Marine Biology

, Volume 156, Issue 8, pp 1733–1737 | Cite as

Genetic evidence fails to discriminate between Macroramphosus gracilis Lowe 1839 and Macroramphosusscolopax Linnaeus 1758 in Portuguese waters

  • Joana Isabel RobaloEmail author
  • C. Sousa-Santos
  • H. Cabral
  • R. Castilho
  • V. C. Almada
Short Communication


Fish belonging to the genus Macroramphosus are distributed throughout the Atlantic, Indian and Pacific oceans. Some authors consider this genus monotypic, Macroramphosus scolopax being the only valid species. Other authors consider (based on several morphological and ecological characters) that another species (Macroramphosus gracilis) exists and occurs frequently in sympatry with the first one. Intermediate forms are also reported in literature. In this paper, using the mitochondrial control region and the nuclear first S7 intron markers, we failed to find genetic differences between individuals considered to belong to both species as well as the intermediate forms. Our results suggest that in the northeastern Atlantic, Macroramphosus is represented by a single species, M. scolopax, with different morphotypes interbreeding in the sampling areas.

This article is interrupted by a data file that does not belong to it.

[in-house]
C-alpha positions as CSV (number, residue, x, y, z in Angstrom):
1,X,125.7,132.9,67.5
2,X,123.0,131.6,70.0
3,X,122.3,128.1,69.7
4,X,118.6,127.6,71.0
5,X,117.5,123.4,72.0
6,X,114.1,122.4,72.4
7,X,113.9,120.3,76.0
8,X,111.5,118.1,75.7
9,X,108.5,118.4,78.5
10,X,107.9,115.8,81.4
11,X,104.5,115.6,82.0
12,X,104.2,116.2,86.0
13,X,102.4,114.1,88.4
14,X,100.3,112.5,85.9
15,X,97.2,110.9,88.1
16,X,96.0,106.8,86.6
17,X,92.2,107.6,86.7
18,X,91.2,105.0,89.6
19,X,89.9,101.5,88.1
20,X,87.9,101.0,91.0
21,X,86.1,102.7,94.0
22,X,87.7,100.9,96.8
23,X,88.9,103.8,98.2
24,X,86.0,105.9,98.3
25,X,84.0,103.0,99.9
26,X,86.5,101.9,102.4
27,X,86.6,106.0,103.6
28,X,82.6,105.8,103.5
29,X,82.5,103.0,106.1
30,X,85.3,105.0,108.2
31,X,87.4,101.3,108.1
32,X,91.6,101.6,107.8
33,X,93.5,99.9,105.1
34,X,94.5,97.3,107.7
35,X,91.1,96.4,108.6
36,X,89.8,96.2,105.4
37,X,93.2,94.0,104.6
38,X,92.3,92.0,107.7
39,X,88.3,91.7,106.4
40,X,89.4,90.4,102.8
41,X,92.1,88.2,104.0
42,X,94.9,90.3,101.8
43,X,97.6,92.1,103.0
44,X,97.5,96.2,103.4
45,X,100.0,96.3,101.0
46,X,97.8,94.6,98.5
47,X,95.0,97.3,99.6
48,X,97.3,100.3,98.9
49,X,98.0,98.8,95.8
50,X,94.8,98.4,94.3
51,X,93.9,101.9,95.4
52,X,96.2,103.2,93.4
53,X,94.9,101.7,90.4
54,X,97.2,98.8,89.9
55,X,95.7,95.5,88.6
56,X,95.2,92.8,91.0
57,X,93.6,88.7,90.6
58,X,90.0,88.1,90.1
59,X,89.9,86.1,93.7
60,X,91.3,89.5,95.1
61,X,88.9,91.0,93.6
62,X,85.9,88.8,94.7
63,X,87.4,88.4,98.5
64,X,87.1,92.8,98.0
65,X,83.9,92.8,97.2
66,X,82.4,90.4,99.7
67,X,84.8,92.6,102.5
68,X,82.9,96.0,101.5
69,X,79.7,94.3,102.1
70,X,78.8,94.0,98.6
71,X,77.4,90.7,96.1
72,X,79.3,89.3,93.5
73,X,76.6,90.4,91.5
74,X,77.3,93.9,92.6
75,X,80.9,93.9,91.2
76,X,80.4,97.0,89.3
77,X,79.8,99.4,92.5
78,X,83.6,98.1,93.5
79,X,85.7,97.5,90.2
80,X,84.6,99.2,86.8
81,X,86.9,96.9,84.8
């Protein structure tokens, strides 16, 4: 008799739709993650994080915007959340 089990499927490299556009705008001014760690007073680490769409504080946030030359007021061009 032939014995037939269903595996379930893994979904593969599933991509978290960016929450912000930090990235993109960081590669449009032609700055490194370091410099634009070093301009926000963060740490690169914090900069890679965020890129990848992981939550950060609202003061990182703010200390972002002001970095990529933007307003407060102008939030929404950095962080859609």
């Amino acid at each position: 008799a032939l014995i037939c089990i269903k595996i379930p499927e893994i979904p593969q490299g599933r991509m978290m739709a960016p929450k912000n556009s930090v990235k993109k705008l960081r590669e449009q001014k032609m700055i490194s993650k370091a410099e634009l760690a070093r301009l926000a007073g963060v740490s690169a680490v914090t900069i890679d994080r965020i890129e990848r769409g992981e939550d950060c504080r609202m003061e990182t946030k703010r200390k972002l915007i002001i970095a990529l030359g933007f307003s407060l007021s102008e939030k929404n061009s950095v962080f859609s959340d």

Control Region Maximum Parsimony Mitochondrial Control Region Haplotype Group Control Region Data 
These keywords were added by machine and not by the authors. This process is experimental and the keywords may be updated as the learning algorithm improves.



We appreciate the skilful technical assistance provided by S. Chenu and G.F Silva. This study was funded by the Pluriannual Program (FCT, UI&D 331/94-ISPA and CCMAR, partially FEDER funded). C. Sousa-Santos was also funded by a postdoctoral grant, SFRH/BPD/29774/2007.


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Copyright information

© Springer-Verlag 2009

Authors and Affiliations

  • Joana Isabel Robalo
    • 1
    Email author
  • C. Sousa-Santos
    • 1
  • H. Cabral
    • 2
  • R. Castilho
    • 3
  • V. C. Almada
    • 1
  1. 1.Unidade de Investigação em Eco-Etologia, Instituto Superior de Psicologia AplicadaLisbonPortugal
  2. 2.Instituto de Oceanografia, Faculdade de Ciências da Universidade de LisboaLisbonPortugal
  3. 3.Centro de Ciências do Mar do AlgarveUniversidade do AlgarveFaroPortugal

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